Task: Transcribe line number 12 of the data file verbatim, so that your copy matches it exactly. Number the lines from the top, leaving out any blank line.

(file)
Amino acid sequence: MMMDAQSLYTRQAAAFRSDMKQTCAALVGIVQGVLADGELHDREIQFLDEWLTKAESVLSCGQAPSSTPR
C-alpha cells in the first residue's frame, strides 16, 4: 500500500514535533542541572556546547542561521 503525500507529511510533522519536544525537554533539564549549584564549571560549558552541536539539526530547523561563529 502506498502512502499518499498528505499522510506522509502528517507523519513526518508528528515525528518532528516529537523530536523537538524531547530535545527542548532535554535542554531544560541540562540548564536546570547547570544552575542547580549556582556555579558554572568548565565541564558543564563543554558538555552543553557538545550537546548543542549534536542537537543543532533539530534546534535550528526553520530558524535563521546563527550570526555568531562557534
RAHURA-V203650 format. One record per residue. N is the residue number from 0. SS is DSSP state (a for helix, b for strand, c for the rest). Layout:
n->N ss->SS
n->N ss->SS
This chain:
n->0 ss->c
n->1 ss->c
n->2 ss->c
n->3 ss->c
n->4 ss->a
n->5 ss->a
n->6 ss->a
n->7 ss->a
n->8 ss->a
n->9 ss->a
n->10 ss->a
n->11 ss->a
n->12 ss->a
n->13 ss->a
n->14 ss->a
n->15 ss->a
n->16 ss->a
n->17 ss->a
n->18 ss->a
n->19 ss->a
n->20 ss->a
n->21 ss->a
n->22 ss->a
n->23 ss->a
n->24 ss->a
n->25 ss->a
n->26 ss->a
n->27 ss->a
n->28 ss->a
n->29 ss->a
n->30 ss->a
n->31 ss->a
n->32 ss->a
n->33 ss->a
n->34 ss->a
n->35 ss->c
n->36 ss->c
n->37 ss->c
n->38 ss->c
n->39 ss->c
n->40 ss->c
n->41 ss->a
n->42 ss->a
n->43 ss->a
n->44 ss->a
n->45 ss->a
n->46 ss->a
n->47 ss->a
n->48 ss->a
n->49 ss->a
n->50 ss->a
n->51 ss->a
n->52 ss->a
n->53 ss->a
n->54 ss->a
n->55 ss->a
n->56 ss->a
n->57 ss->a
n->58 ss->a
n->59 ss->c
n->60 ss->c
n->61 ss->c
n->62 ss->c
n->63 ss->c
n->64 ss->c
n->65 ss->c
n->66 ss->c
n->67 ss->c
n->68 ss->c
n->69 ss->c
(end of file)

n->5 ss->a